Public policy possibilities are often developed and discussed within a fog of enthusiasm. It’s not that the people who advance them do not think at all about their possible practical consequences. But they tend to think a lot more about the consequences that are favorable to their goals–about what will happen if everything goes according to plan–and a lot less, if at all, about the ones that are not. They thus do not spend too much time thinking about the potential difficulties of implementing a policy possibility; or about the possible unintended–and possibly very undesirable–effects that its implementation might have; or about what might happen if everything does not go quite according to plan. And while they sometimes recognize that there are people who oppose their policies, and that these people might have very different interests, beliefs, values, and goals than their own, they tend to dismiss these people, along with their interests beliefs values and goals as ‘unenlightened’ or ‘false’ or ‘wrong’ or ‘immoral.’ And they never quite understand that a policy that would oppose the possibility that they are trying to advance might be just as positive and appealing and inspiring to their political opponents as the one that they are trying to advance is to them.
We might very well regard policy possibilities that are developed in this way as hopeful. But we should not regard them as thoughtful. And we should not be too surprised if they often turn out to be actually less effective when it comes to achieving their own goals than doing nothing at all.
The fog of enthusiasm is great for rallying people to a political cause, for getting them to support a public policy, for getting them to vote, and for getting them to get out the vote. But it is not so great for developing thoughtful public policy. And this may be one of the reasons why we so often find our politicians abandoning policies that they championed during their political campaigns once they assume the responsibilities of the office itself. IF public policy discussions are very different in this respect. They are not about rallying people to a political cause. They are not about getting them to support a particular policy. And it is not for nothing that they focus upon areas of concern, instead of areas of hope. IF discussions are about helping people to think about policy possibilities pertaining to an area of concern well before they might be called upon to adopt one in that other fog of enthusiasm called ‘a political crisis’. The aim of our policy discussions is to help people to thoughtfully explore and develop contrasting possibilities for public policy pertaining to a given area of concern, so they can understand the concerns and interests behind them and make thoughtful choices about them.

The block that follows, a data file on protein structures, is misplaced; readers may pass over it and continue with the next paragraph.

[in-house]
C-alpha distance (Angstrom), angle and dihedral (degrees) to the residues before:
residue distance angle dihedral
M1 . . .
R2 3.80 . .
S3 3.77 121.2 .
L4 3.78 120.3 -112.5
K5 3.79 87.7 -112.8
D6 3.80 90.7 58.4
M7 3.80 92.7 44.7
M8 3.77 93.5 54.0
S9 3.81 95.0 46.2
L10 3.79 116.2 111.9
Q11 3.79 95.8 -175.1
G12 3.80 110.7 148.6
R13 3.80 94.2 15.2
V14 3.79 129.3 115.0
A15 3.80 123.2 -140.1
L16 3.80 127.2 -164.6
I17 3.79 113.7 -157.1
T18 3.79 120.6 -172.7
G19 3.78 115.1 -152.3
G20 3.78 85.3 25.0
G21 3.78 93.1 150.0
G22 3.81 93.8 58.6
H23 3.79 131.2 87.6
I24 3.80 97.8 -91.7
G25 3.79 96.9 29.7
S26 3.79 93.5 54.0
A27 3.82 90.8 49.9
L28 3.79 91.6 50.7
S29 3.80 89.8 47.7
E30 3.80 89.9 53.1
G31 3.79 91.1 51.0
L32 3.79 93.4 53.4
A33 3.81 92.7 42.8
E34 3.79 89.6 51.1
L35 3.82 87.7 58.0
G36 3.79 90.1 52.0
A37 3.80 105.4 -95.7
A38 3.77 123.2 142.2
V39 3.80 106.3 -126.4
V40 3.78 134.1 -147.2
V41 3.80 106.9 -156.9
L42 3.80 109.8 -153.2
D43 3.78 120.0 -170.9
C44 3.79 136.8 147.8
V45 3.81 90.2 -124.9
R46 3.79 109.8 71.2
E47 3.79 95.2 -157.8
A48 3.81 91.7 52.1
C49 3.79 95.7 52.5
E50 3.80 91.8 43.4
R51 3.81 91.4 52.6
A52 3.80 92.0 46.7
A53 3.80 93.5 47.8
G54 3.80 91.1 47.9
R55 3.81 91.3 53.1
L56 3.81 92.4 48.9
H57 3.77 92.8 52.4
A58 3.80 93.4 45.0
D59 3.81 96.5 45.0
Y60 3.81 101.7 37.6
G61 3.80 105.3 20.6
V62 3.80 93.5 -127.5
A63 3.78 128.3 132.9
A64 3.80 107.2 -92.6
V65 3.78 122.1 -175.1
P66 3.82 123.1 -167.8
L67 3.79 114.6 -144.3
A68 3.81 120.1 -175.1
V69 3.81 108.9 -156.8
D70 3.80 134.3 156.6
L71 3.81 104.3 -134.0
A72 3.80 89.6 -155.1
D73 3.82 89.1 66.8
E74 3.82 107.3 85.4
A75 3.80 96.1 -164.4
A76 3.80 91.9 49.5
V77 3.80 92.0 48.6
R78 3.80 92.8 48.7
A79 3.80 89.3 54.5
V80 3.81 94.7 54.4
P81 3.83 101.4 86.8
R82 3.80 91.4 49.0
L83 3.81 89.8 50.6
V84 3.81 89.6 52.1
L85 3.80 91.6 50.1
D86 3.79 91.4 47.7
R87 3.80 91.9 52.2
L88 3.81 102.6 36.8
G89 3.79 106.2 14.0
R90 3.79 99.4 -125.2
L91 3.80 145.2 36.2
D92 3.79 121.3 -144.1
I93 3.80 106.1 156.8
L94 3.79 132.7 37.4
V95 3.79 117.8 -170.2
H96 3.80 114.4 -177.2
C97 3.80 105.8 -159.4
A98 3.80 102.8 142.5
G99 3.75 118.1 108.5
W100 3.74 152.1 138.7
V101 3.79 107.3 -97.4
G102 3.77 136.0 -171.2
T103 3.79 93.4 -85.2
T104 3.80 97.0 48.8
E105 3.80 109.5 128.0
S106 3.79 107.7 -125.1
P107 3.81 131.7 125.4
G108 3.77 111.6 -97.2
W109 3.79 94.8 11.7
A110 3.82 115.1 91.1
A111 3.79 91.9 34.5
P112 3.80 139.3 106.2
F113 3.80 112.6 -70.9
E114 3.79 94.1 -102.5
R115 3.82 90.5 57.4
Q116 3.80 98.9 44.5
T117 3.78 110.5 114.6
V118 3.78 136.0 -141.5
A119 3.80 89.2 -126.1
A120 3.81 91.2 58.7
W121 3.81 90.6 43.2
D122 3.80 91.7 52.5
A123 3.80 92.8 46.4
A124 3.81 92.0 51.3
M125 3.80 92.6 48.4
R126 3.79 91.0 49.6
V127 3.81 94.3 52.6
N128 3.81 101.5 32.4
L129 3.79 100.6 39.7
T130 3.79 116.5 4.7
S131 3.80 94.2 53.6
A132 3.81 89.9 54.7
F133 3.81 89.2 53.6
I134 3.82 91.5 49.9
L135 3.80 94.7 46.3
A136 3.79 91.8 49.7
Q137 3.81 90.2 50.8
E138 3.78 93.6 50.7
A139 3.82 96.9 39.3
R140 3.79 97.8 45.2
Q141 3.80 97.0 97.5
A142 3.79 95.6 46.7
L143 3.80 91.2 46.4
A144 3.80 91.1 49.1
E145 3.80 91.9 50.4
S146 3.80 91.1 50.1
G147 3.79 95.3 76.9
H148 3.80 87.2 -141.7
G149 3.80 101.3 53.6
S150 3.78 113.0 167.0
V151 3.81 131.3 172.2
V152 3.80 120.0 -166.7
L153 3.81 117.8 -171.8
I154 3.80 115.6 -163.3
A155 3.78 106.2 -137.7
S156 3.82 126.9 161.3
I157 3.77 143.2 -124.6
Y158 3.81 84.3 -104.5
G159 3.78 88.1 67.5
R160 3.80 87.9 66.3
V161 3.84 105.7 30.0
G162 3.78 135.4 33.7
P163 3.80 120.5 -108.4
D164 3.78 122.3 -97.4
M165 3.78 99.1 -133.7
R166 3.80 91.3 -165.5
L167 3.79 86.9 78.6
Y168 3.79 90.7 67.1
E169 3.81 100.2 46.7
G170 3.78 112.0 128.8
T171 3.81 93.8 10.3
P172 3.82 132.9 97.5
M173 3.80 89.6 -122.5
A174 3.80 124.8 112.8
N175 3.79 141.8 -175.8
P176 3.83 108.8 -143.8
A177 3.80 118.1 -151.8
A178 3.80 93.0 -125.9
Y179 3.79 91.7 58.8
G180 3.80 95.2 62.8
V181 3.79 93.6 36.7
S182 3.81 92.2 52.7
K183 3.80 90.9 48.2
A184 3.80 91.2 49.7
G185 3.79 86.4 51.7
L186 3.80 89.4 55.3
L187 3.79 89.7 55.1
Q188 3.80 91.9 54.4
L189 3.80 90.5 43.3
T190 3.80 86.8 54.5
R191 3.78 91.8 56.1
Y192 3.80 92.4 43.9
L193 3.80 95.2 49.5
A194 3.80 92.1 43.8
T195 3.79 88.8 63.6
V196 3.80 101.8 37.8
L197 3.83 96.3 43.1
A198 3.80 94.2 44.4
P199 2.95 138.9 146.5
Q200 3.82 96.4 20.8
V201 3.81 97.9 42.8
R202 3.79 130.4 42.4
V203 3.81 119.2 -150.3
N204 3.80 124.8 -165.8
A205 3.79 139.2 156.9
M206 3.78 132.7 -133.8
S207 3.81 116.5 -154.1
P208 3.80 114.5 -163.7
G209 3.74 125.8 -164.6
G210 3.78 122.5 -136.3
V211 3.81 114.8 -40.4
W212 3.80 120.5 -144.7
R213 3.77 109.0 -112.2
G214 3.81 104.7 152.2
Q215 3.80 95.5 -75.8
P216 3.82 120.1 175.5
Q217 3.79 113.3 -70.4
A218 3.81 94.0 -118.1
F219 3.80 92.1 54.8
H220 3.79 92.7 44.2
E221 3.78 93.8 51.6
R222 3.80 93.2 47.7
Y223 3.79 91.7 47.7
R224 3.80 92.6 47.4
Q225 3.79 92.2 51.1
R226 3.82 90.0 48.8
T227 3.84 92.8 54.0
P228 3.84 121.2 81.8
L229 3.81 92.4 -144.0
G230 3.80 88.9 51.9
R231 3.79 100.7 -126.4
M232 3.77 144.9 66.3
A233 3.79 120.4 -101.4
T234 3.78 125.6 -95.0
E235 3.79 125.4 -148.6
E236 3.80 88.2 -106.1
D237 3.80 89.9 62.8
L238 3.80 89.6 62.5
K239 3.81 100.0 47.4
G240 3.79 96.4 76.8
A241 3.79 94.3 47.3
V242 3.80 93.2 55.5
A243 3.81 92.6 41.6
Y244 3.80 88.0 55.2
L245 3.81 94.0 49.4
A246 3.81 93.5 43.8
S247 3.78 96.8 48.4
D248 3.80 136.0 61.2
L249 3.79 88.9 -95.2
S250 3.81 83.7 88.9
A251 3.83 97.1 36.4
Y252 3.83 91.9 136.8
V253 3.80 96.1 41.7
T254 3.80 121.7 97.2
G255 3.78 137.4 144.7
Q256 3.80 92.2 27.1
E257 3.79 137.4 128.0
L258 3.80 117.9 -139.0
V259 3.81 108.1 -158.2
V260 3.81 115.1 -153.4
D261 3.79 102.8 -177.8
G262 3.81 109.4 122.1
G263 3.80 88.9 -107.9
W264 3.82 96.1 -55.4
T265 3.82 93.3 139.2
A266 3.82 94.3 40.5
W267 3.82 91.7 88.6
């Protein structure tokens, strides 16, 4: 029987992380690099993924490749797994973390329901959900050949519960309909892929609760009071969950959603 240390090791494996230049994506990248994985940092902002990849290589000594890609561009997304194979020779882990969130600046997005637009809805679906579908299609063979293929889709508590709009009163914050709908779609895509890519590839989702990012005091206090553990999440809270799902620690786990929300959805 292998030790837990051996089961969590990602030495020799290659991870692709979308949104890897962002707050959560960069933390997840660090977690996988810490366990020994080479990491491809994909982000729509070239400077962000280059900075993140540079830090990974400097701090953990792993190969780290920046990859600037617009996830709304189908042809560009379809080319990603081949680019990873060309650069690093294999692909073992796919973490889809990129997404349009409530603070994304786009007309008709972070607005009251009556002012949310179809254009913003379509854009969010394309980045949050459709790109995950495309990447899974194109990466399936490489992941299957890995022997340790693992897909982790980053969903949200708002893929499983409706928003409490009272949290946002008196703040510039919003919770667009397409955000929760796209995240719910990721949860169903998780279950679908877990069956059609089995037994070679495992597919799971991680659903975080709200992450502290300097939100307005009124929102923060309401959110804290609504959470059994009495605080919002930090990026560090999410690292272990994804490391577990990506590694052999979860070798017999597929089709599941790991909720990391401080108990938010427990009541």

This is why IF facilitators do not try to bring their discussion groups to consensus. It is not surprising that facilitators of discussions that are intended to garner support for political candidates and their policies try to bring their discussion groups to consensus. But once we recognize that people who have different interests, beliefs, values, and goals will most likely also have different political hopes and dreams, it should become clear that trying to bring a group to consensus–or to frame certain public policy possibilities so that they seem hopeful, or appealing, or positive–is to take a position in the political fray.
Politics is about who gets what, where, when, and how. So it is not too surprising that politicians talk enthusiastically during their political campaigns about hope and change and policy possibilities that will enable their supporters to get more of what they want once they are elected. IF policy discussions talk a lot about public policy possibilities too, and some of the policy possibilities that we describe in our reports could lead to change and to some people getting more of what they want if they were implemented. But IF does not have a policy position in any of the areas of concern in which we conduct projects and publish reports. Our reports and discussions are truly non-partisan. And this means that their purpose is not–and, indeed, cannot be–to change public policy. For there are at least two contrasting approaches to public policy in any area concern: We could change our policy or we could keep it the same. These approaches are anchored to different political traditions. What seems hopeful and positive to one of them often seems hopeless and negative to the other. And while IF is dedicated to thoughtful discussion of a wide-range of public policy possibilities, it is difficult to see how IF could possibly aim at changing our public policies–or at keeping them the same–without taking sides with one of them.